Contestants must be either living in the U.S. or its territories (but need not be citizens), and must be age 19 or younger on the day the film is submitted. Films will be judged on content, artistic and technical merit, and creativity. Judges will be drawn from a panel of renowned writers, actors, […]
About the Contest Each year NCAC challenges young people all across the nation to think about their First Amendment rights and the issue of Free Speech. According to the Knight Foundation, “Nearly three-fourths of high school students either do not know how they feel about the First Amendment or admit they take it for granted […]
The museum alleges Polish artist Olek broke her contract when she implemented the mask, intended to provoke thought about environmental damage.
The Chesterfield County Public School summer reading list contained books that were “pornographic” and contained “vile, vile, nasty language,” one mother complained.
NCAC has sent a letter to Elgin Mayor David Kaptain supporting the mural’s return in advance of the City Council’s vote on its fate on July 13th.
Good news! The Couer d’Alene school board defended the freedom to read after a committee voted to reject Jhumpa Lahiri’s novel for inclusion in a 12th grade English class.
A reconsideration review committee that met on December 3 decided in a 7-4 vote to retain copies of Gayle Foreman’s award-winning young adult novel Just One Day in Rosemount-Apple Valley-Eagan Public School libraries.
Two books targeted for removal from instruction at Rumson-Fair Haven High School have been retained.
Banning a John Green novel didn’t work out. But the superintendent’s new idea to rate library books would create enormous problems.
Congratulations to the students, parents, and teachers in Lumberton, New Jersey, who have proven that grassroots action makes a difference.
Four months after a parent launched a challenge against The Kite Runner in Asheville, NC, the saga seems to finally have come to an end.
A benefit event for the NCAC is abruptly called off after the theater hosting the show deemed some of the content offensive– especially Neil LaBute’s “Mohammed Gets A Boner.”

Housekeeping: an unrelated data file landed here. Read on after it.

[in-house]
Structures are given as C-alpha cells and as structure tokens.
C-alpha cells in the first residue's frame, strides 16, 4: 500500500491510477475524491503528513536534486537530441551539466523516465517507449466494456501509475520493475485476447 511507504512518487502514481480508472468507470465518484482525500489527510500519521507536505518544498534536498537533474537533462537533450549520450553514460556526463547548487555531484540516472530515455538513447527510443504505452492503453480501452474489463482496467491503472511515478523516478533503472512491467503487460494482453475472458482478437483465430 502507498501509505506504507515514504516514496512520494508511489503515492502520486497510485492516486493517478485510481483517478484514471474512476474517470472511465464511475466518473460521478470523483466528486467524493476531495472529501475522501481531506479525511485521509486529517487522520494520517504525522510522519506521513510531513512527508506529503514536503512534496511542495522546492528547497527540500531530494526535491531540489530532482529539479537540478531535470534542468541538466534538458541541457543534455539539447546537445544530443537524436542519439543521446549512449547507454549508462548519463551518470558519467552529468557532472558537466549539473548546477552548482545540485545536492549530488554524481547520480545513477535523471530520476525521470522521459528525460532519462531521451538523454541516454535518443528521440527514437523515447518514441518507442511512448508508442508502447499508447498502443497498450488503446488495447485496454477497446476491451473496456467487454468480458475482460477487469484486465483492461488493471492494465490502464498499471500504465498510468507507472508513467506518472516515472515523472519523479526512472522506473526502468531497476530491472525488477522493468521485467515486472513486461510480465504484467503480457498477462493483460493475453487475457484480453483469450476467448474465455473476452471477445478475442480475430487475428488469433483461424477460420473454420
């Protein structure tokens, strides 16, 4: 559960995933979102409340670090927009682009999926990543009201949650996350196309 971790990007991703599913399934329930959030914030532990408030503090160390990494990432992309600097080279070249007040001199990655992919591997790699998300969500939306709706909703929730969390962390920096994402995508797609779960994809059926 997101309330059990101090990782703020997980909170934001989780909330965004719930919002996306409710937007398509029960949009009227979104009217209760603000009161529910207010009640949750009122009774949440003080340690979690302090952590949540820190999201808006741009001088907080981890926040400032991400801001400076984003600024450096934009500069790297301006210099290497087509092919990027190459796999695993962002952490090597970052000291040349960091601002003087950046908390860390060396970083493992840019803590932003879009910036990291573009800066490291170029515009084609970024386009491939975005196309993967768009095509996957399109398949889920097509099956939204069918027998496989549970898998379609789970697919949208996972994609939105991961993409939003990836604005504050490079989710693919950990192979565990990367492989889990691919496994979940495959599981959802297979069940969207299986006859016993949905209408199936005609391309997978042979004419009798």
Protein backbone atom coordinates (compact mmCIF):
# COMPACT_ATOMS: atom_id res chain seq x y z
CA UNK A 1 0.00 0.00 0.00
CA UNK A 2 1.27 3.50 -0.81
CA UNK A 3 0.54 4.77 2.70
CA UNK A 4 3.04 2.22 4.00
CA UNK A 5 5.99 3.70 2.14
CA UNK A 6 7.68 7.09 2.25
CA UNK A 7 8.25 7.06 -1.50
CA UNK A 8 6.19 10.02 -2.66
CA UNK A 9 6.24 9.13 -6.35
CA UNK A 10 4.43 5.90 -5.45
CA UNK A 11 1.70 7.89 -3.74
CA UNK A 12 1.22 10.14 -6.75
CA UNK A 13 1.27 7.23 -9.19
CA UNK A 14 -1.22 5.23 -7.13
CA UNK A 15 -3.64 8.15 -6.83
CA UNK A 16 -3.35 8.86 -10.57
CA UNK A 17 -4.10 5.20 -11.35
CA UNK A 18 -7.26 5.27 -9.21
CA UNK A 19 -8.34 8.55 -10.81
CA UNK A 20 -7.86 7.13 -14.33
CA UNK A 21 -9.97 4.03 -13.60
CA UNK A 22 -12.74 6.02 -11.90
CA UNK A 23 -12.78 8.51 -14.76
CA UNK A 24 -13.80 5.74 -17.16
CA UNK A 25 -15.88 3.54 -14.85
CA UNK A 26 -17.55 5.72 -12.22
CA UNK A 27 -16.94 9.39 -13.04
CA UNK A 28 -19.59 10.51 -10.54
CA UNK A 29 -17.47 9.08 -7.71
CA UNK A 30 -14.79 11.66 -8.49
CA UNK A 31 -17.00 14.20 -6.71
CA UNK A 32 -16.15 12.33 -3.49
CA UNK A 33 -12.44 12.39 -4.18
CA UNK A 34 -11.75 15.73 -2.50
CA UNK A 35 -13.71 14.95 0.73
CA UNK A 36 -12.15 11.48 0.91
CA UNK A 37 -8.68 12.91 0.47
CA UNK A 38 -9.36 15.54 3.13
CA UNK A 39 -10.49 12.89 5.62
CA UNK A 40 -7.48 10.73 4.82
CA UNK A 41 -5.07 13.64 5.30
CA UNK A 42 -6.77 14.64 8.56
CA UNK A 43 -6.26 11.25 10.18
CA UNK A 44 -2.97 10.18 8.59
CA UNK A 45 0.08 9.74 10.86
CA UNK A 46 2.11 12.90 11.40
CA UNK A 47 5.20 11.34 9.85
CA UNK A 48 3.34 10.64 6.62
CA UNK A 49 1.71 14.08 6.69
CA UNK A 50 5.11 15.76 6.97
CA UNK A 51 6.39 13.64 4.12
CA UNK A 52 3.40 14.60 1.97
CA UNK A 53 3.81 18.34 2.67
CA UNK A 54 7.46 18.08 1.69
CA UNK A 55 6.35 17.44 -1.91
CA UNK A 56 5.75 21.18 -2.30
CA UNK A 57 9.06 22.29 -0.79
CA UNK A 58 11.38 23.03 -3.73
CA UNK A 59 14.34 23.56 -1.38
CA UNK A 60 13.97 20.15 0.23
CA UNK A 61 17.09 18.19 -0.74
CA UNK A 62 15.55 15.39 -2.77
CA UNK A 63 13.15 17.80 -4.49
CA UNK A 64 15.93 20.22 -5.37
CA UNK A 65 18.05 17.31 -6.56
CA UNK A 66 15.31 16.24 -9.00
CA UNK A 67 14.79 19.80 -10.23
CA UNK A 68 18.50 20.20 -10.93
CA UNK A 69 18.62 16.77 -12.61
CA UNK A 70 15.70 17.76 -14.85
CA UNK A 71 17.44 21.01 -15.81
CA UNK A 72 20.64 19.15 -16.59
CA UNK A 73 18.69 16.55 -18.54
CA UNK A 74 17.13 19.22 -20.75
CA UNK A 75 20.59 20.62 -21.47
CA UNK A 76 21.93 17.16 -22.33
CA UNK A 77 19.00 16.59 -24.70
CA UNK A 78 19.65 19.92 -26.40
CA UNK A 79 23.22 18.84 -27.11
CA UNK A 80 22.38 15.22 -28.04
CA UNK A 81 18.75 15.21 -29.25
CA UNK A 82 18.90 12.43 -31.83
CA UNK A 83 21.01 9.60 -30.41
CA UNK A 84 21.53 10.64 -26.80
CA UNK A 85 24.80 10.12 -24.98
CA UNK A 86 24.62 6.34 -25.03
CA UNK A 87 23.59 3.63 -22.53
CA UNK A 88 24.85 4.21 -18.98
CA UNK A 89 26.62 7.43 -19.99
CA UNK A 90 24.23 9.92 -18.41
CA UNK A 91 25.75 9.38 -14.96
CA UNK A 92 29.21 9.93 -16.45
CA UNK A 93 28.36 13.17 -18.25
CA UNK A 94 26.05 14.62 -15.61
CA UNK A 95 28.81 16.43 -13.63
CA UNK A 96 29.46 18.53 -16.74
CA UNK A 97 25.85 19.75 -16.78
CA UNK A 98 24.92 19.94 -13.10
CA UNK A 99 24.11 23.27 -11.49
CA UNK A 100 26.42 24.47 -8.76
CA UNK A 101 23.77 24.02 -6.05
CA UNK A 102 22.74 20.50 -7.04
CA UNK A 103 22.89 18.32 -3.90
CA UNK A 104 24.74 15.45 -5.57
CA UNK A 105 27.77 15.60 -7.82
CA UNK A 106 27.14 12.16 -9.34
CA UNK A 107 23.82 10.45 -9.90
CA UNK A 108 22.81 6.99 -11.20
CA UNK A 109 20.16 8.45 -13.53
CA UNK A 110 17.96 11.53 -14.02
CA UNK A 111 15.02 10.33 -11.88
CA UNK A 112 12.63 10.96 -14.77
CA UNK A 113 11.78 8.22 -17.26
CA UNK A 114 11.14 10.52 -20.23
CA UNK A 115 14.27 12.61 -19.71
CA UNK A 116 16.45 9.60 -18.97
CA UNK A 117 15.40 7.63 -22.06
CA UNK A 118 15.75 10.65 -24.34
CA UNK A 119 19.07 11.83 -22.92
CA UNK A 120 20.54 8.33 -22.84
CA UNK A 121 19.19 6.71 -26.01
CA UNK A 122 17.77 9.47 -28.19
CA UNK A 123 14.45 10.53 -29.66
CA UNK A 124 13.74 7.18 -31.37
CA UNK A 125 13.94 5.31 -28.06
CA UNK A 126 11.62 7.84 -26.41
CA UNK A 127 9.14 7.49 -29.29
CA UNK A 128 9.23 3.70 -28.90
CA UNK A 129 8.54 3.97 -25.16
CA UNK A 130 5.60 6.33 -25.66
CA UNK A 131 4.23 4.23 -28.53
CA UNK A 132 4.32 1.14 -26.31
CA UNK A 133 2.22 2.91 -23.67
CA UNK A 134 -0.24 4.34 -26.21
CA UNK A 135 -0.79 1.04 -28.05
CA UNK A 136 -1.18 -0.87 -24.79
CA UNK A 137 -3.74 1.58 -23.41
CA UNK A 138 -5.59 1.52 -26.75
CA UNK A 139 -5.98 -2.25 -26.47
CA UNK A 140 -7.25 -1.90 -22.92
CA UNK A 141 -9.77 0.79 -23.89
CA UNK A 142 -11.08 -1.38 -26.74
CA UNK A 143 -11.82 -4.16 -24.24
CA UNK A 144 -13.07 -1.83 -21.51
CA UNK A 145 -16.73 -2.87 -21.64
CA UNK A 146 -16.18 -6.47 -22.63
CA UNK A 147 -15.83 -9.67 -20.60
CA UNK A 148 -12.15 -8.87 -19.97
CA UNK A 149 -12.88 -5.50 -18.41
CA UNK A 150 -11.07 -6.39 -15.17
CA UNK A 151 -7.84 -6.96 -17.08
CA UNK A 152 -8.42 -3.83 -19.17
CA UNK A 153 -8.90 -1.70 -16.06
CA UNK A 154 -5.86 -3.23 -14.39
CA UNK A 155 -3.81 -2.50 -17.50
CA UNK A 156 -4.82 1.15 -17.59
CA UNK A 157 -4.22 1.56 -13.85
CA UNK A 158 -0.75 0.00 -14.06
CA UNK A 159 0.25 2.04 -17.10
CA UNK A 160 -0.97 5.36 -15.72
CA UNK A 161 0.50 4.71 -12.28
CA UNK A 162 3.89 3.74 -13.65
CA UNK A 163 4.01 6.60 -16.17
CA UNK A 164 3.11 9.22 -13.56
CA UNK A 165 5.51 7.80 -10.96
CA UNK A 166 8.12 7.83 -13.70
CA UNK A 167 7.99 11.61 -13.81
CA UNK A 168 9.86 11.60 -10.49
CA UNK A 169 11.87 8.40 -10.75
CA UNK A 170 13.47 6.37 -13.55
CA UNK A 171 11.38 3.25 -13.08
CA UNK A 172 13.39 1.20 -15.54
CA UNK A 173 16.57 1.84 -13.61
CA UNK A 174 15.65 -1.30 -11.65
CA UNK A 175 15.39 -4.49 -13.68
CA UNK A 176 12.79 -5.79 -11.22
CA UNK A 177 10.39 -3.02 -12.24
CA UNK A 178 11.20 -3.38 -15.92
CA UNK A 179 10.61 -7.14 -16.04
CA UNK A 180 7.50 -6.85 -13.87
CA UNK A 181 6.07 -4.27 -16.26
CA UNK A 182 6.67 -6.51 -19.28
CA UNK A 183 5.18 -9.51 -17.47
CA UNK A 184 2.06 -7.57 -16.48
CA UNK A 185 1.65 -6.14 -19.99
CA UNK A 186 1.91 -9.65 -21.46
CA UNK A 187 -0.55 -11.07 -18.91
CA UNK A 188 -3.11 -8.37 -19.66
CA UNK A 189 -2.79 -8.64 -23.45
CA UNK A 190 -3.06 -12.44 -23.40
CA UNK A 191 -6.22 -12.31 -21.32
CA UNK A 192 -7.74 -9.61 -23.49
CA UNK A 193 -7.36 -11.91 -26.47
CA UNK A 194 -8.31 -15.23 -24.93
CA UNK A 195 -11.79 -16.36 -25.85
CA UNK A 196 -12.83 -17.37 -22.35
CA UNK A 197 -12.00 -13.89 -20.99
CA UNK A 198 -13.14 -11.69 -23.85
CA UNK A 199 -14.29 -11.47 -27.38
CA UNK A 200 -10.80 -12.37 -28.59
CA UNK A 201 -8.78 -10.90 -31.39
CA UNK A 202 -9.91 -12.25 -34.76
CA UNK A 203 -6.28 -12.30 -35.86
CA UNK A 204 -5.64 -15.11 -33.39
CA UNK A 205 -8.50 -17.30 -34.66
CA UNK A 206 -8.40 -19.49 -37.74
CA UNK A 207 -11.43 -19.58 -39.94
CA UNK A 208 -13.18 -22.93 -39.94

After one parent complained that an acclaimed graphic novel was child pornography. After a letter from NCAC, the district’s review committee voted to keep the book in the school library.
Controversy has intensified over the removal of the book The Perks of Being A Wallflower from a Connecticut school district’s curriculum. Does the superintendent’s response make any sense?
NCAC is joined by several international organizations in protesting the New York Youth Symphony’s decision to cancel a controversial work.
Last year’s battle over books in a Texas school district isn’t over. Now a parent is challenging a book about the lives of poor people.
Two weeks ago, NCAC's Kids' Right to Read Project and other organizations sent a letter to the Cape Henlopen school district in Delaware expressing serious concerns over the removal of Emily M. Danforth's award-winning novel The Miseducation of Cameron Post, from a summer reading list for the high school's college prep and honors classes. This week, […]
District 196, serving the Rosemount – Apple Valley – Eagan regions near the Twin Cities, has announced that the committee convened to decide whether the book Sixth Grade Can Really Kill You should be retained in the district's libraries has voted 10-0 to keep the work. A parent challenged the book for the use of the word "retarded" in […]
View NCAC’s Annual Report online here.
According to Fauquier.com, a Fauquier County Public Schools review committee has unanimously rejected a book challenge that would have removed David Levithan’s Two Boys Kissing from the high school library. NCAC’s Kids’ Right To Read Project sent a letter to the school board prior to the meeting, warning that removing the book based on objections to […]